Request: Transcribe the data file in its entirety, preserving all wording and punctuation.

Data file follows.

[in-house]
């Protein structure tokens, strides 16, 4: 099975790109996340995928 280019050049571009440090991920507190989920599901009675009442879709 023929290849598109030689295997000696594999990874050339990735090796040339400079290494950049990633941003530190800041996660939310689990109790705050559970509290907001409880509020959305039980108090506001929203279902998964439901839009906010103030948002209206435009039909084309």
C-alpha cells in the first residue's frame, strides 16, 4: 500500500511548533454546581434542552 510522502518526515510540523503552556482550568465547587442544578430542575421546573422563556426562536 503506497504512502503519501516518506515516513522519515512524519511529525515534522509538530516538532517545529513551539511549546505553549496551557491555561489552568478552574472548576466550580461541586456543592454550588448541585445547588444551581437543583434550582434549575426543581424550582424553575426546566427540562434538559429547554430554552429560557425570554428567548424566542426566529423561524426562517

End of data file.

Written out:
[in-house]
């Protein structure tokens, strides 16, 4: 099975790109996340995928 280019050049571009440090991920507190989920599901009675009442879709 023929290849598109030689295997000696594999990874050339990735090796040339400079290494950049990633941003530190800041996660939310689990109790705050559970509290907001409880509020959305039980108090506001929203279902998964439901839009906010103030948002209206435009039909084309």
C-alpha cells in the first residue's frame, strides 16, 4: 500500500511548533454546581434542552 510522502518526515510540523503552556482550568465547587442544578430542575421546573422563556426562536 503506497504512502503519501516518506515516513522519515512524519511529525515534522509538530516538532517545529513551539511549546505553549496551557491555561489552568478552574472548576466550580461541586456543592454550588448541585445547588444551581437543583434550582434549575426543581424550582424553575426546566427540562434538559429547554430554552429560557425570554428567548424566542426566529423561524426562517